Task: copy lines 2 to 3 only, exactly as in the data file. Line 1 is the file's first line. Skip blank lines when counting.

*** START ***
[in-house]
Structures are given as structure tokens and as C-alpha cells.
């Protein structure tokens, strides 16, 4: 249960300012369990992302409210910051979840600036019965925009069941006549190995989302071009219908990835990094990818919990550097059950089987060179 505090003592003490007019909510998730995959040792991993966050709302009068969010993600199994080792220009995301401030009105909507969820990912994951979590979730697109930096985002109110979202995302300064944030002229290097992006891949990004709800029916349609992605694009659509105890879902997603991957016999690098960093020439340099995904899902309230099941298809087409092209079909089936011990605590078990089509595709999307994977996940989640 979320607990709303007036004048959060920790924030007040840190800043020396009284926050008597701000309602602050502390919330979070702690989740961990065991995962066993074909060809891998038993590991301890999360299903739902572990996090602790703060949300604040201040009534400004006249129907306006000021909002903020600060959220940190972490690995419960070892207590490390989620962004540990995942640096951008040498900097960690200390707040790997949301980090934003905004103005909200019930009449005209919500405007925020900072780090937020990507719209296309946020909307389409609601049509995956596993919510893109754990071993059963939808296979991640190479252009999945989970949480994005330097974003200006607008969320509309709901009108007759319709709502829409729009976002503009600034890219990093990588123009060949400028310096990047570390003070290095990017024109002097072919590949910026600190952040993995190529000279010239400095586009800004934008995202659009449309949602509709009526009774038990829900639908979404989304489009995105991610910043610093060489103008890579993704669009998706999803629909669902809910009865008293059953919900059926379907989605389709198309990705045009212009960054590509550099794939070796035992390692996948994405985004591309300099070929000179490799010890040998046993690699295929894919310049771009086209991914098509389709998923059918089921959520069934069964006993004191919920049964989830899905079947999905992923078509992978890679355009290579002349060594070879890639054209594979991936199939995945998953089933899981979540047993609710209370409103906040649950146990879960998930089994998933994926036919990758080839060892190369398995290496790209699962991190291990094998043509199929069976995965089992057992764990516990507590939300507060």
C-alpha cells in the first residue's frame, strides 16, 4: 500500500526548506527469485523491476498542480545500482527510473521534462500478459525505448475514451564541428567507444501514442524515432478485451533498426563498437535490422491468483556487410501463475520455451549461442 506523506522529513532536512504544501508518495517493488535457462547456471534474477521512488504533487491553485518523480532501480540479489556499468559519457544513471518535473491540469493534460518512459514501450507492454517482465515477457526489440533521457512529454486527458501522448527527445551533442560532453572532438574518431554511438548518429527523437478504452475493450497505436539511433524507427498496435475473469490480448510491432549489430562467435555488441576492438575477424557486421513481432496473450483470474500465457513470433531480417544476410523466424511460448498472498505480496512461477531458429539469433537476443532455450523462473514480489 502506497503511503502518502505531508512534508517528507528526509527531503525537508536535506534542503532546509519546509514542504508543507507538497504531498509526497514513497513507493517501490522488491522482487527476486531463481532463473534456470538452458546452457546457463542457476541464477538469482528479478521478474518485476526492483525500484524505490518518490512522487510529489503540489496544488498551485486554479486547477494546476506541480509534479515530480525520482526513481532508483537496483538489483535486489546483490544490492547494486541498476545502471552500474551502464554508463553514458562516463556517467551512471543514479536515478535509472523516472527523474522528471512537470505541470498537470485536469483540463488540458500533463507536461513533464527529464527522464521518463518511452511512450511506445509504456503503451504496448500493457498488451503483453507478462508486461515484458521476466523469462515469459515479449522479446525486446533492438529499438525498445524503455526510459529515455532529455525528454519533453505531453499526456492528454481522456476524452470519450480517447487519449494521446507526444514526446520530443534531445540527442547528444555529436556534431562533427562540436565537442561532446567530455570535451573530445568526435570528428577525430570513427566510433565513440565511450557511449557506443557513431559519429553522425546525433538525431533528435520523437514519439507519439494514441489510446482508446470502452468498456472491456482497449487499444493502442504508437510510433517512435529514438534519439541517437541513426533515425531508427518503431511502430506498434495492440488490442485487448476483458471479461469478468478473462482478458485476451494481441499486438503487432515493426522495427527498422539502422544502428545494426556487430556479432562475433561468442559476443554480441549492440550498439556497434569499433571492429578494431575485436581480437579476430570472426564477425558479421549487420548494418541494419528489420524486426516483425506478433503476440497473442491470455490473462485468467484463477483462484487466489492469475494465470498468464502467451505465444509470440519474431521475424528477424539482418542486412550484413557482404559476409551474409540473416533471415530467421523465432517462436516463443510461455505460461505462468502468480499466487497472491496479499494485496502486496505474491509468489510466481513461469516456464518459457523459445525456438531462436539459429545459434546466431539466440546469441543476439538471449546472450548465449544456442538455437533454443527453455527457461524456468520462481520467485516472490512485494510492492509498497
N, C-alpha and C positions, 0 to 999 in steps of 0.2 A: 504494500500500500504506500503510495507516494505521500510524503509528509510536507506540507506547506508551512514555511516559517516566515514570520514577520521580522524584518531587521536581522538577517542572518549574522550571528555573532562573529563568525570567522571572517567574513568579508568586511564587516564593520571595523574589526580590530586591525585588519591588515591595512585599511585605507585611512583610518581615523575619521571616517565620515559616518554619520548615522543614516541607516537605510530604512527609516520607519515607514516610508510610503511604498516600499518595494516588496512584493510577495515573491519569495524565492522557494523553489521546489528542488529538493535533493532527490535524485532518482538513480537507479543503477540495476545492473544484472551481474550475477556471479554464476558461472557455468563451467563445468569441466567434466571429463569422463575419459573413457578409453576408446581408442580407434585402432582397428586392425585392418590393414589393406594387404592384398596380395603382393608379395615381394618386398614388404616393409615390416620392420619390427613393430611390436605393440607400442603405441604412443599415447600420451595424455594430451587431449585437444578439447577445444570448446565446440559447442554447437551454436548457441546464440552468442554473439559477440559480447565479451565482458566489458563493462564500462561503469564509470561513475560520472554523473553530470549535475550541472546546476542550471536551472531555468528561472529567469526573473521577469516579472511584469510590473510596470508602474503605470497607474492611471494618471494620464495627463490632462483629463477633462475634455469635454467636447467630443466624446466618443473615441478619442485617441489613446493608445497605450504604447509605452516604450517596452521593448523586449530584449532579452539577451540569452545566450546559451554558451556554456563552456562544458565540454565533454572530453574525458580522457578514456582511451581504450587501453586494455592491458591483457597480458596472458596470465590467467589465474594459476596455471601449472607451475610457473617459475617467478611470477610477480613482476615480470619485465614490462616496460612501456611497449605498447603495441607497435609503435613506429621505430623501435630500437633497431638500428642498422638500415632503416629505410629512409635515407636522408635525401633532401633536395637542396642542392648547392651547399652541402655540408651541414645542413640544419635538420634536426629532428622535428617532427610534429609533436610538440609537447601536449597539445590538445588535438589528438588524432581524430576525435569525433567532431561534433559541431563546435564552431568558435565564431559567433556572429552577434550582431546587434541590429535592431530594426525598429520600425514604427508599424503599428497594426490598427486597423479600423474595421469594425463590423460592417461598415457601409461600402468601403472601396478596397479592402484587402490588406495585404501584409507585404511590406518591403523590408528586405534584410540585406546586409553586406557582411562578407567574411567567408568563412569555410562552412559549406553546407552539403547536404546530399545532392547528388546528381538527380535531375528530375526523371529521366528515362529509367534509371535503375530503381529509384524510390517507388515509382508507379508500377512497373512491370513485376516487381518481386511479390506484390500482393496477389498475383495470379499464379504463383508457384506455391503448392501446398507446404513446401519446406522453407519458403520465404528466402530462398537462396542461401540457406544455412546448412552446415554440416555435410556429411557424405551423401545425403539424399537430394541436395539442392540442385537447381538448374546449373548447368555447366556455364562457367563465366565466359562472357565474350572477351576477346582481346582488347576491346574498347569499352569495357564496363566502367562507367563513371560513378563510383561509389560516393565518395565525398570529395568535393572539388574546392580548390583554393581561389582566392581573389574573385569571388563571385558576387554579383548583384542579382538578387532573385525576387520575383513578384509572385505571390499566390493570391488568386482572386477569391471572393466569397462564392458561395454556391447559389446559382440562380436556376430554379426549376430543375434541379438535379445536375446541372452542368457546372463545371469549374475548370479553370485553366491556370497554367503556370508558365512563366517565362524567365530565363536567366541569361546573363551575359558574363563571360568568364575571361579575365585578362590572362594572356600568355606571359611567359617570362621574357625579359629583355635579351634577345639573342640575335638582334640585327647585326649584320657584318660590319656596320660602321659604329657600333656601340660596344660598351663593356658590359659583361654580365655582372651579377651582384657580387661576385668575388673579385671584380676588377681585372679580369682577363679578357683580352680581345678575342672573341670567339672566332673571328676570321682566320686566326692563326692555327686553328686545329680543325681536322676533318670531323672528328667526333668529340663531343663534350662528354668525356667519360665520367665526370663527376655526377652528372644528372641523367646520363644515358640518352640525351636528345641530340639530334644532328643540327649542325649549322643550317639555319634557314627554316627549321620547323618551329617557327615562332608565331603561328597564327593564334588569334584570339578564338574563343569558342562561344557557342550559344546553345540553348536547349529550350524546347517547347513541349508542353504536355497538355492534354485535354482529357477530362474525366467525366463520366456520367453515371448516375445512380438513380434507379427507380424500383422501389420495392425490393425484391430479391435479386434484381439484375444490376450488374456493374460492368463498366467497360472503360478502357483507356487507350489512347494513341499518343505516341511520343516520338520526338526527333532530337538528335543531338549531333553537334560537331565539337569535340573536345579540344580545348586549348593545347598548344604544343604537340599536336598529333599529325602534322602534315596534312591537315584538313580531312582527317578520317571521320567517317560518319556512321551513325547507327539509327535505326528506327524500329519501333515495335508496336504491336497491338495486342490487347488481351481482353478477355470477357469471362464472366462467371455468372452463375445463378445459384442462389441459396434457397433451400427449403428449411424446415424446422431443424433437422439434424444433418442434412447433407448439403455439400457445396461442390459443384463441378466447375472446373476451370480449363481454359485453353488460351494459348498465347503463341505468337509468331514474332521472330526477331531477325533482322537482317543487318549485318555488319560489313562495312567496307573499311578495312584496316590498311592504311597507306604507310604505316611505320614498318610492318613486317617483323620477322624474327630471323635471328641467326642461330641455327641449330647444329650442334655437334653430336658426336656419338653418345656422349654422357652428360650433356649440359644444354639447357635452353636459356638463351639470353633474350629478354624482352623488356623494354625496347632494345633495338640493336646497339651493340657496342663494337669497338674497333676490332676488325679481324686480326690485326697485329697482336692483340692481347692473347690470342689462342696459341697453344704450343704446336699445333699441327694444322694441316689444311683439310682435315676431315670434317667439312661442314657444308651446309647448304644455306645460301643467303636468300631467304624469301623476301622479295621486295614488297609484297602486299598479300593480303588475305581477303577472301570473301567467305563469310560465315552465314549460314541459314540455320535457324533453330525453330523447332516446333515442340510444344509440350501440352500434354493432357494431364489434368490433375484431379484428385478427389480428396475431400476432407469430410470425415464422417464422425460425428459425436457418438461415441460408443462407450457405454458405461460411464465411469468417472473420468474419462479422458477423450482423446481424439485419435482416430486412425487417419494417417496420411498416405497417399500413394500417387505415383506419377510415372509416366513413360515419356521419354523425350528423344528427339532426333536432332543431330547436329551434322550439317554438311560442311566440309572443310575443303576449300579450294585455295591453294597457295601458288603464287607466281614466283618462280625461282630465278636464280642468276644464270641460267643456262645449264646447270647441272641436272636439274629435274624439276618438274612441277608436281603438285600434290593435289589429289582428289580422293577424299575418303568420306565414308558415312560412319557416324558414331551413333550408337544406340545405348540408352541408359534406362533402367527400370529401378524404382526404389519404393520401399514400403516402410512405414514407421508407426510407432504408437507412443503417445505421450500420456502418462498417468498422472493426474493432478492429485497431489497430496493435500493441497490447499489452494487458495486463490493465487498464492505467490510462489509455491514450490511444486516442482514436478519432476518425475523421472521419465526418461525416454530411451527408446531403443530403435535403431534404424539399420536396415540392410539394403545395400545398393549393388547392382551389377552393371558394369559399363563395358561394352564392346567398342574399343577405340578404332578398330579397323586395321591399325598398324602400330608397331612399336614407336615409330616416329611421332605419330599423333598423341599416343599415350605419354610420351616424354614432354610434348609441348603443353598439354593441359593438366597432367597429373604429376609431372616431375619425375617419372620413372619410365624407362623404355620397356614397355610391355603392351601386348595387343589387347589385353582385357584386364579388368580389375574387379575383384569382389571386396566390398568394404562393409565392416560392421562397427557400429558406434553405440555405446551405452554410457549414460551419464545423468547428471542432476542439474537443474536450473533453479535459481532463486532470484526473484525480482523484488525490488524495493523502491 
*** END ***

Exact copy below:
Structures are given as structure tokens and as C-alpha cells.
């Protein structure tokens, strides 16, 4: 249960300012369990992302409210910051979840600036019965925009069941006549190995989302071009219908990835990094990818919990550097059950089987060179 505090003592003490007019909510998730995959040792991993966050709302009068969010993600199994080792220009995301401030009105909507969820990912994951979590979730697109930096985002109110979202995302300064944030002229290097992006891949990004709800029916349609992605694009659509105890879902997603991957016999690098960093020439340099995904899902309230099941298809087409092209079909089936011990605590078990089509595709999307994977996940989640 979320607990709303007036004048959060920790924030007040840190800043020396009284926050008597701000309602602050502390919330979070702690989740961990065991995962066993074909060809891998038993590991301890999360299903739902572990996090602790703060949300604040201040009534400004006249129907306006000021909002903020600060959220940190972490690995419960070892207590490390989620962004540990995942640096951008040498900097960690200390707040790997949301980090934003905004103005909200019930009449005209919500405007925020900072780090937020990507719209296309946020909307389409609601049509995956596993919510893109754990071993059963939808296979991640190479252009999945989970949480994005330097974003200006607008969320509309709901009108007759319709709502829409729009976002503009600034890219990093990588123009060949400028310096990047570390003070290095990017024109002097072919590949910026600190952040993995190529000279010239400095586009800004934008995202659009449309949602509709009526009774038990829900639908979404989304489009995105991610910043610093060489103008890579993704669009998706999803629909669902809910009865008293059953919900059926379907989605389709198309990705045009212009960054590509550099794939070796035992390692996948994405985004591309300099070929000179490799010890040998046993690699295929894919310049771009086209991914098509389709998923059918089921959520069934069964006993004191919920049964989830899905079947999905992923078509992978890679355009290579002349060594070879890639054209594979991936199939995945998953089933899981979540047993609710209370409103906040649950146990879960998930089994998933994926036919990758080839060892190369398995290496790209699962991190291990094998043509199929069976995965089992057992764990516990507590939300507060």